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Ralph Vaughan Williams

1872-1958. English composer. Son of a clergyman in the west of England, he studied at Cambridge, at the Royal College of Music, and with Bruch in Berlin. For a time he was a church organist, but soon gave it up and devoted himself primarily to composition. He was noted as a lecturer, a folksong collector, and a choral conductor. He was a deep student of Elizabethan music, which was one of the contributing factors to his striking and original personal style. Like Schütz,* in his maturity he took time out to study with an acknowledged master, Maurice Ravel.

Although his personal views bordered on agnosticism, he was the only major twentieth-century composer for whom religious music has been a highly significant part of his total output throughout his career, from his early and unconventional oratorio, The Holy City, to his large Christmas cantata, Hodie, written at eighty-two. He was musical editor of The English Hymnal (1906, rev. 1933), to which he contributed such stirring original tunes as Sine Nomine and King's Weston, together with many adaptations of folk melodies, and many Welsh hymntunes previously little known outside of Wales. He also shared in editing Songs of Praise and The Oxford Book of Carols. Although his number of anthems is not great, these are fresh and new in approach. His festival setting for congregation, choir, organ, and full orchestra of “All hail the power of Jesus' name” is the most ambitious of all his pieces based on hymns. The unaccompanied Mass in G minor is an outstanding work. There are several compositions based on Pilgrim's Progress, culminating in the fullscale opera of 1951, which he called A Morality.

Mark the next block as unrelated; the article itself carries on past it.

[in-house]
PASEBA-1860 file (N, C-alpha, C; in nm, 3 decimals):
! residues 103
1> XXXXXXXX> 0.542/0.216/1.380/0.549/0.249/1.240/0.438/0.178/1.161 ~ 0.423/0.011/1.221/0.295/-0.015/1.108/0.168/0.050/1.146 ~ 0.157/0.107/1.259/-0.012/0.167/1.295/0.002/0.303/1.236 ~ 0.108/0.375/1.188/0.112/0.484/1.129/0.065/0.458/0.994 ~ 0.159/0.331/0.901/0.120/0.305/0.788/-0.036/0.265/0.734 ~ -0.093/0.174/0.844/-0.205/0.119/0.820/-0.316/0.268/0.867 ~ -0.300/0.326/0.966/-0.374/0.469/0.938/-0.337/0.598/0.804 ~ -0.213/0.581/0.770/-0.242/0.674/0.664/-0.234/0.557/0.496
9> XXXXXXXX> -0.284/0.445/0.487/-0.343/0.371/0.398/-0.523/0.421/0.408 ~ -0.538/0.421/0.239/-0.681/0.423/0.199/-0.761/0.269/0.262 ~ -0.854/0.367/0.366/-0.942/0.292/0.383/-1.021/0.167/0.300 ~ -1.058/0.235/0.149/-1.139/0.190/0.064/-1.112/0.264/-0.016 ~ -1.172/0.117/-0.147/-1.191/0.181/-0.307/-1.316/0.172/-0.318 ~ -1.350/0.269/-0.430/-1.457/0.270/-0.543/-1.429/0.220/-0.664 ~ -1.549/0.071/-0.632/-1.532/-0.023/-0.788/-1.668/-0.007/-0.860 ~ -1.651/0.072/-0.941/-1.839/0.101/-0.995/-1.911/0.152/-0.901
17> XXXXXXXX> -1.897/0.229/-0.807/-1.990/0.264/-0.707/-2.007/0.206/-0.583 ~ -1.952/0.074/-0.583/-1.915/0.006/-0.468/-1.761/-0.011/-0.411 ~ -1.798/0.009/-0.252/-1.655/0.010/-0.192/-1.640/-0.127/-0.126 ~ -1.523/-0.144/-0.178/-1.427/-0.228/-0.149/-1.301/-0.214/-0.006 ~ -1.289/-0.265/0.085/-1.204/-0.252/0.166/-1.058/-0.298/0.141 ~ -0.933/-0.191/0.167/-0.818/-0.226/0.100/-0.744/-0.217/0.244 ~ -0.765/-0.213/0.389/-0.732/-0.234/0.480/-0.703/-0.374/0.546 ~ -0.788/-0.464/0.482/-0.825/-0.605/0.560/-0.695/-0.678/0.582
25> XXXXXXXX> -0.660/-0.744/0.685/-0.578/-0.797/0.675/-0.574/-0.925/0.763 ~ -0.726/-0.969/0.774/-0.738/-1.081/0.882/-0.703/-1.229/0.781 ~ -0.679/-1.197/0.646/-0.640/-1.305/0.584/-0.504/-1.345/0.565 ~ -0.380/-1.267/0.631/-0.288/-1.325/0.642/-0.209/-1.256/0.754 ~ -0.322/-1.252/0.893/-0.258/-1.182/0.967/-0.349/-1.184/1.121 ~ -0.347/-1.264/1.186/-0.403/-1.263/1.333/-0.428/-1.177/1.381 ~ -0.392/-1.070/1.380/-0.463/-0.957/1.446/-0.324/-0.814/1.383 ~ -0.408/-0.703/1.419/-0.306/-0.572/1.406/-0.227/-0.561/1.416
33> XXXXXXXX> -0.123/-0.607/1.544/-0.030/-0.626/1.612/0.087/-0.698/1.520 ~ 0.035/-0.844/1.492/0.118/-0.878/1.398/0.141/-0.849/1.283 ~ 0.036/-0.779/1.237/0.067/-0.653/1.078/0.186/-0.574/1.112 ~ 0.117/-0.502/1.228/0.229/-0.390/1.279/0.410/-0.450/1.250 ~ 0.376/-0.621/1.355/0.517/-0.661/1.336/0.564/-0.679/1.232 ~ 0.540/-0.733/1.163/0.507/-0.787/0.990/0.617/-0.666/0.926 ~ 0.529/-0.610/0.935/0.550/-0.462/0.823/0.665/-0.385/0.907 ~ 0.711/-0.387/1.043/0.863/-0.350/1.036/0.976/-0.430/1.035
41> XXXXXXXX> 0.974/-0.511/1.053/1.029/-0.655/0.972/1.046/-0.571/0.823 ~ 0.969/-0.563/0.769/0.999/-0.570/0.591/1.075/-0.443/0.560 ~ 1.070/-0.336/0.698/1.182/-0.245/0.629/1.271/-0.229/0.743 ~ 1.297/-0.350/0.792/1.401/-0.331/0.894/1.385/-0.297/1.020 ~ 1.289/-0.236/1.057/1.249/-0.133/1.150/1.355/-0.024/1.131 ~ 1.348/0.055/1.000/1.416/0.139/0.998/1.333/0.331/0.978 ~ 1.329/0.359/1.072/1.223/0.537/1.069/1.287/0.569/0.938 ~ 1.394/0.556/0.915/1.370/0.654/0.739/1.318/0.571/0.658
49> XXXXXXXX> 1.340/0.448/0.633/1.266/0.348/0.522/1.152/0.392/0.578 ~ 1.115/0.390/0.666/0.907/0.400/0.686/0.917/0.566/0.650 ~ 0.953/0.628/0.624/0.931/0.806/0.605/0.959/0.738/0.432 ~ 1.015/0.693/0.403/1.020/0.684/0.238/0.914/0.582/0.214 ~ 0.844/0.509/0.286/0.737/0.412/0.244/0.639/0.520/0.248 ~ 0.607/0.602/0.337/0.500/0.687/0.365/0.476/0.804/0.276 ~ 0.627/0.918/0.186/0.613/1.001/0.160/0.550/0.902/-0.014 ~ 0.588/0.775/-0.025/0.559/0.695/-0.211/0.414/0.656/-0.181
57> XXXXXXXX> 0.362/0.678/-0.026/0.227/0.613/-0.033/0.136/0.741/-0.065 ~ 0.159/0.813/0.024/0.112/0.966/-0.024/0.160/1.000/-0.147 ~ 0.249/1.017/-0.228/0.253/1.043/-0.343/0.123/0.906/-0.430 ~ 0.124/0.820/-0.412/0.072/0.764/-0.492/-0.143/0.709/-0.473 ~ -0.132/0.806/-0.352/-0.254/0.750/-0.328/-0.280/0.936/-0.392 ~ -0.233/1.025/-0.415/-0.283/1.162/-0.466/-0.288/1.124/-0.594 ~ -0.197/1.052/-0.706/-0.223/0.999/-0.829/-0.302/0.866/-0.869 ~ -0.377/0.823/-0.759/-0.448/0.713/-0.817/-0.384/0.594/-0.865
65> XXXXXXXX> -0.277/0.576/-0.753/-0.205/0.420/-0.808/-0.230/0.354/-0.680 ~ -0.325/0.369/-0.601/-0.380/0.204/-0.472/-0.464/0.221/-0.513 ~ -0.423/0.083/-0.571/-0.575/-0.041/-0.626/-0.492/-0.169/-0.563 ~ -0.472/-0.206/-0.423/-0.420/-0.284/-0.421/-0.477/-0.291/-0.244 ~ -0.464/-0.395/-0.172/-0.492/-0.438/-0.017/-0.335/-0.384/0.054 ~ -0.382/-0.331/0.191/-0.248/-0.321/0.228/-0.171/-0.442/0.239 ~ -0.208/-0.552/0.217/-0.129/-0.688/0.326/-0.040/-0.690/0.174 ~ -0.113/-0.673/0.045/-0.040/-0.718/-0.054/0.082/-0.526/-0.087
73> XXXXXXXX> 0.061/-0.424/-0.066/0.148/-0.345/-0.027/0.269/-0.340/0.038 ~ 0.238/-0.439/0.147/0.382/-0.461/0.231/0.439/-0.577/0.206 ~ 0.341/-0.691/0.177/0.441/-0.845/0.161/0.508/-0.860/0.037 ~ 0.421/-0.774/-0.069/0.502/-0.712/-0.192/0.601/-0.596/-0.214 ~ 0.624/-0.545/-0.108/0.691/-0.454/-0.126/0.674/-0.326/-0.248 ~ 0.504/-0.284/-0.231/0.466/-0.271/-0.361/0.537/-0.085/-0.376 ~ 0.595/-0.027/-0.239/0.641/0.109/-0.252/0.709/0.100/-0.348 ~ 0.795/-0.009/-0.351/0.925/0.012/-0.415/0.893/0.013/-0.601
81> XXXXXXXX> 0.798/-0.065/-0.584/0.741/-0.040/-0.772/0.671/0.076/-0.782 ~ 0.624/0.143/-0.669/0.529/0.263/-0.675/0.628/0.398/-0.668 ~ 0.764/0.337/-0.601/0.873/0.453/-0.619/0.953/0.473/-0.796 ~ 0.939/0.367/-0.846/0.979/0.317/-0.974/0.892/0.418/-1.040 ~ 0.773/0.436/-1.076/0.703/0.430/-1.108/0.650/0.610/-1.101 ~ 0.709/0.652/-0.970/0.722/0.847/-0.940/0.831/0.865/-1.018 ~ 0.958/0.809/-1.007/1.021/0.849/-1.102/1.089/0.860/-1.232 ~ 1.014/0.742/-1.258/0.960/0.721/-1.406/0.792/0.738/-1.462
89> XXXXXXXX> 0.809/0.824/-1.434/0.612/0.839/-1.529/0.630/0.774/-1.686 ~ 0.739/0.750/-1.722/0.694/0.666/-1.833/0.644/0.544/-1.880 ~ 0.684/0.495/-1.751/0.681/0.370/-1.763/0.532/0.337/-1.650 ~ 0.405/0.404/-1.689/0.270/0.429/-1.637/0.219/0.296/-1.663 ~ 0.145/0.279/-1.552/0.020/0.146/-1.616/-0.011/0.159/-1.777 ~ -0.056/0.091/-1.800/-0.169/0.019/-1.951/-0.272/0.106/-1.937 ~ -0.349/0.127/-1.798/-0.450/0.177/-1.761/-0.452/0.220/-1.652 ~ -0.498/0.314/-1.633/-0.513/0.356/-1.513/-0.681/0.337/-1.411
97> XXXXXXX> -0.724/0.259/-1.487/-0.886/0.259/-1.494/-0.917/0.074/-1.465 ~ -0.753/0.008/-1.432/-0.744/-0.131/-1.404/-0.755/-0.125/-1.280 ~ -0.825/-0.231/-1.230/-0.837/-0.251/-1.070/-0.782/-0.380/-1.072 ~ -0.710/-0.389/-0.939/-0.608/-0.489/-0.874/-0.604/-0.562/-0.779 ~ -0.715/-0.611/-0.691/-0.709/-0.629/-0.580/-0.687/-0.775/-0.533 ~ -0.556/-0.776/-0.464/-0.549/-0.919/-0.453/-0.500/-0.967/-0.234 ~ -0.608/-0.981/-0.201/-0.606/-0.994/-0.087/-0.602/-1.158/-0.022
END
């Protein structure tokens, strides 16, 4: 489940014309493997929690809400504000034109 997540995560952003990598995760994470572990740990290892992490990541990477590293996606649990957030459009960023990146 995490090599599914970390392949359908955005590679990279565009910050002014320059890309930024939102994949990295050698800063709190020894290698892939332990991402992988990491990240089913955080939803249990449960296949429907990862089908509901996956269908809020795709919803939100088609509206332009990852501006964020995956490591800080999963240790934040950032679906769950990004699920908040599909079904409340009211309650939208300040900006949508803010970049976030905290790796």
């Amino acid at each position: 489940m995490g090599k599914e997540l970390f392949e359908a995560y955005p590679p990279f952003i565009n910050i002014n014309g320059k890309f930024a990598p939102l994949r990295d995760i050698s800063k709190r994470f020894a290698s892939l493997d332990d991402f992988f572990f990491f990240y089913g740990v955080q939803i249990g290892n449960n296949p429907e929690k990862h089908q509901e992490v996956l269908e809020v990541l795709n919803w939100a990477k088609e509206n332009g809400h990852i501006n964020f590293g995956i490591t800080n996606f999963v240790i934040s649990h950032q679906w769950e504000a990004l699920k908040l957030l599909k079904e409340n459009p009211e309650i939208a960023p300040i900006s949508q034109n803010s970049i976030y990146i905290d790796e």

While not strictly church music, there are various other works that draw their inspiration from Christian themes: the Mystical Songs on poems by George Herbert, the Tallis Fantasia for string orchestra, the Fantasia on Old 104th Psalm Tune for piano, chorus, and orchestra are representative. It would not be too much to say that Vaughan Williams has been the greatest single force in Protestant music in the English-speaking world thus far in the present century. He is also the composer of nine symphonies, a variety of concertos, orchestral works, operas, and chamber music.

See M. Kennedy, The Works of Ralph Vaughan Williams (1964), and U.V. Williams, R.V.W.: A Biography of Ralph Vaughan Williams (1964).